Oolong is a common type of tea in Asia and is gradually becoming more popular in the western world. It can be considered a happy medium between green and black tea. Black tea is also a fully oxidised (100%) type of tea, which gives it its colour, whereas green tea is heated in some form to stop oxidisation. Oolong tea is generally oxidised from 15% - 85%, giving us a wide variety of interesting teas within the category — some light and delicate, others luscious and strong.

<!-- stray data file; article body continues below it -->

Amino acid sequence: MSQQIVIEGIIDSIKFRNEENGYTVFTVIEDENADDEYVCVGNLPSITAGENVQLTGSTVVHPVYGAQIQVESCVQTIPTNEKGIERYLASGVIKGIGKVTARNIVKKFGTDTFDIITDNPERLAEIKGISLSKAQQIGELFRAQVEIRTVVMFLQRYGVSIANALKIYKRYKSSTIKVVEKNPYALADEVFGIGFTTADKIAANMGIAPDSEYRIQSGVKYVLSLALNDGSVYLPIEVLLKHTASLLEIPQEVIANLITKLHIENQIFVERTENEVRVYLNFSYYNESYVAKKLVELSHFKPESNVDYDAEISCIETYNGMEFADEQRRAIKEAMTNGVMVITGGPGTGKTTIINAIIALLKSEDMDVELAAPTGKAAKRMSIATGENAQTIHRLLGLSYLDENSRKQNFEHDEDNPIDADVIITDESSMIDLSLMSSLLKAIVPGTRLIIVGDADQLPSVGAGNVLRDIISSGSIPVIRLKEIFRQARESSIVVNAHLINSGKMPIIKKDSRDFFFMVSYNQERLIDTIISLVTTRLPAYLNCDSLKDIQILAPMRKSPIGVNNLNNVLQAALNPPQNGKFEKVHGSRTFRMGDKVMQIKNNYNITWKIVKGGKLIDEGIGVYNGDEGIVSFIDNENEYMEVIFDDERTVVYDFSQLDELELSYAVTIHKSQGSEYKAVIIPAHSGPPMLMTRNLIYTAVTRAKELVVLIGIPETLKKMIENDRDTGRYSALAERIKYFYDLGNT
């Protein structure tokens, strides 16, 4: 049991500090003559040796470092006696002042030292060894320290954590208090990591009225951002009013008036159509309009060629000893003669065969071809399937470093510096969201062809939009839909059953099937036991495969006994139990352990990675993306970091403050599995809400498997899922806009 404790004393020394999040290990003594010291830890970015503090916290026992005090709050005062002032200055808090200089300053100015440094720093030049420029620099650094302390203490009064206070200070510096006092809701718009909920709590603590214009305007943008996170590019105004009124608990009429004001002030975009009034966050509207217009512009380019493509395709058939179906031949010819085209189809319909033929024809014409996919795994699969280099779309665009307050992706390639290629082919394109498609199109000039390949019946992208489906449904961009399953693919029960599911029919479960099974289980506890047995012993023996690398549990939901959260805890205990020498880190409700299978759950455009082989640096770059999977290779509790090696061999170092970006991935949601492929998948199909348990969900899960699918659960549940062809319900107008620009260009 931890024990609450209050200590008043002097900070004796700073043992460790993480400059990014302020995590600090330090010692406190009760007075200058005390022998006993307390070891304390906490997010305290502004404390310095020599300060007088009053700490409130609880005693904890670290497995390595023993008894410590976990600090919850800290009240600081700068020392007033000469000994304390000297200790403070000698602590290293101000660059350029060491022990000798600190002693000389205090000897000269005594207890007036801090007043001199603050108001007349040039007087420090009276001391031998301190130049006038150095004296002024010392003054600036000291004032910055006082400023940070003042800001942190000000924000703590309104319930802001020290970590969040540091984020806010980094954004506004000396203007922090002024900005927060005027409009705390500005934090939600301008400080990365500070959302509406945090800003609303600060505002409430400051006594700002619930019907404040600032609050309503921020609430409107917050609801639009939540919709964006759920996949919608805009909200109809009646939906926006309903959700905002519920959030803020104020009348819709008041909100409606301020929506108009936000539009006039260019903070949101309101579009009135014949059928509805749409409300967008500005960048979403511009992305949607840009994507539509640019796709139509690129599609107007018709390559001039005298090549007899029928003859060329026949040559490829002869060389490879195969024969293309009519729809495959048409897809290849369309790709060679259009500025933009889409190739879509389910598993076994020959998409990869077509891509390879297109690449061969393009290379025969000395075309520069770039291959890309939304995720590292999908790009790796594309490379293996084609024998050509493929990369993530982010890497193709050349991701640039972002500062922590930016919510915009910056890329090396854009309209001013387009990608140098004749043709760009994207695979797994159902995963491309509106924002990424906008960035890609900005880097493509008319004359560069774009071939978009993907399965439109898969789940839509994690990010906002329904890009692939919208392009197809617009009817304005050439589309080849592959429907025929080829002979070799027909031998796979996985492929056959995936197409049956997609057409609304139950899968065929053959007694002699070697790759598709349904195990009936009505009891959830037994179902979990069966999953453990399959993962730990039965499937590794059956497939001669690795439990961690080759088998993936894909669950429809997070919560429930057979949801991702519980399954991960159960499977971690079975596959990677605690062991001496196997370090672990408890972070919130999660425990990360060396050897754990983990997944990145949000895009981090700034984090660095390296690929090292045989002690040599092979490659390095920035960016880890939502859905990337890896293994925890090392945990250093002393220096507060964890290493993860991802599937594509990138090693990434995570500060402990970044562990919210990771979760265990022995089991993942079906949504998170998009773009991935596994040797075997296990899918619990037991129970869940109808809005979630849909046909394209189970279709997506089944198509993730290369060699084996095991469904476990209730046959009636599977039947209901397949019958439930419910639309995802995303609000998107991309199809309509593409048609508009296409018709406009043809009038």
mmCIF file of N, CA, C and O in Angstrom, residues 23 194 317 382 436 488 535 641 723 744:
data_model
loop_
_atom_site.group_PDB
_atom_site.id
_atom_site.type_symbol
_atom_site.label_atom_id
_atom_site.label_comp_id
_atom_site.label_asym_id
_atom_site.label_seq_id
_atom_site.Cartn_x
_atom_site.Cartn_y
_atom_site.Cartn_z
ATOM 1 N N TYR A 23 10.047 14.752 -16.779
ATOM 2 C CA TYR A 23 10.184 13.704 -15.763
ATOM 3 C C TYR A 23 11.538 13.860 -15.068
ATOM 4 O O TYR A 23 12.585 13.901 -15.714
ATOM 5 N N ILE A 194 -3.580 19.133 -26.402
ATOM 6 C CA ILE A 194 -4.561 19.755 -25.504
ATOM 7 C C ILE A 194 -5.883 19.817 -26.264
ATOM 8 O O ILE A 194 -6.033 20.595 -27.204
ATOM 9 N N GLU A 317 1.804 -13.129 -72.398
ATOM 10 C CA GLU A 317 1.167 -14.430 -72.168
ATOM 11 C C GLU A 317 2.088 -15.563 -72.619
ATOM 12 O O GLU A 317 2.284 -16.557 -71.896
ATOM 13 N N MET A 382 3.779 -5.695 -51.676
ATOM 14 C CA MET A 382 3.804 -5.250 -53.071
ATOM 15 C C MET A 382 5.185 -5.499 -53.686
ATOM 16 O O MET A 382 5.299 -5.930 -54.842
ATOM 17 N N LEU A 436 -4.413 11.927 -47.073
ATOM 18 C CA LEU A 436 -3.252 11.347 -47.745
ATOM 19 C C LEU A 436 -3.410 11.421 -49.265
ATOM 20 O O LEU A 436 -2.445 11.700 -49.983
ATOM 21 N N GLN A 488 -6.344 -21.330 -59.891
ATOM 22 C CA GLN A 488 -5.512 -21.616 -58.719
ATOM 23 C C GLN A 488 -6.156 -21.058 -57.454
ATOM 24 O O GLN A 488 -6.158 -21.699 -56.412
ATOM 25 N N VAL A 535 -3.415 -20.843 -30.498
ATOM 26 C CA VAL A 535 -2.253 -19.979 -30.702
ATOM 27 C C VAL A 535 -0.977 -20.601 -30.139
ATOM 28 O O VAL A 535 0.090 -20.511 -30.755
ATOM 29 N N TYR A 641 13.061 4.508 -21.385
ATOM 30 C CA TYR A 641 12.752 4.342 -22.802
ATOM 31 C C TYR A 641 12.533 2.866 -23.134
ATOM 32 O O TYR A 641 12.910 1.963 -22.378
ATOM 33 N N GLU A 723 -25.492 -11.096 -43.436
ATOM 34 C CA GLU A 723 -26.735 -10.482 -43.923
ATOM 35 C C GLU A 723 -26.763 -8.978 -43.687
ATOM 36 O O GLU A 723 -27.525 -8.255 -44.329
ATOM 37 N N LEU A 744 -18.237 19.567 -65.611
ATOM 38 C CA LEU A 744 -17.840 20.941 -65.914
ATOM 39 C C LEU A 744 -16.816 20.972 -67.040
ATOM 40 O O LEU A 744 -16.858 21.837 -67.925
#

The one main health benefit oolongs are particularly well-known for are their ability to aid digestion. The Chinese have been drinking it alongside heavy meals for years in order to prevent all manner of digestive issues, particularly gastrointestinal discomfort. This has a roll-on effect; due to the perception that it is good for digestion, the natural conclusion is that this is also effective for weight management, as it helps the body quickly and properly digest sugars and fats. For those whose metabolism is notably slow, an oolong tea with each meal may help to make some difference.
Plus, oolong tea is rich and delicious, full of amazing aromas — from fruits and flowers to roasted notes — so who wouldn’t want a cup of beautiful oolong tea with their main meals?
To find out more about the health benefits of teas, visit www. australianteamasters.com.au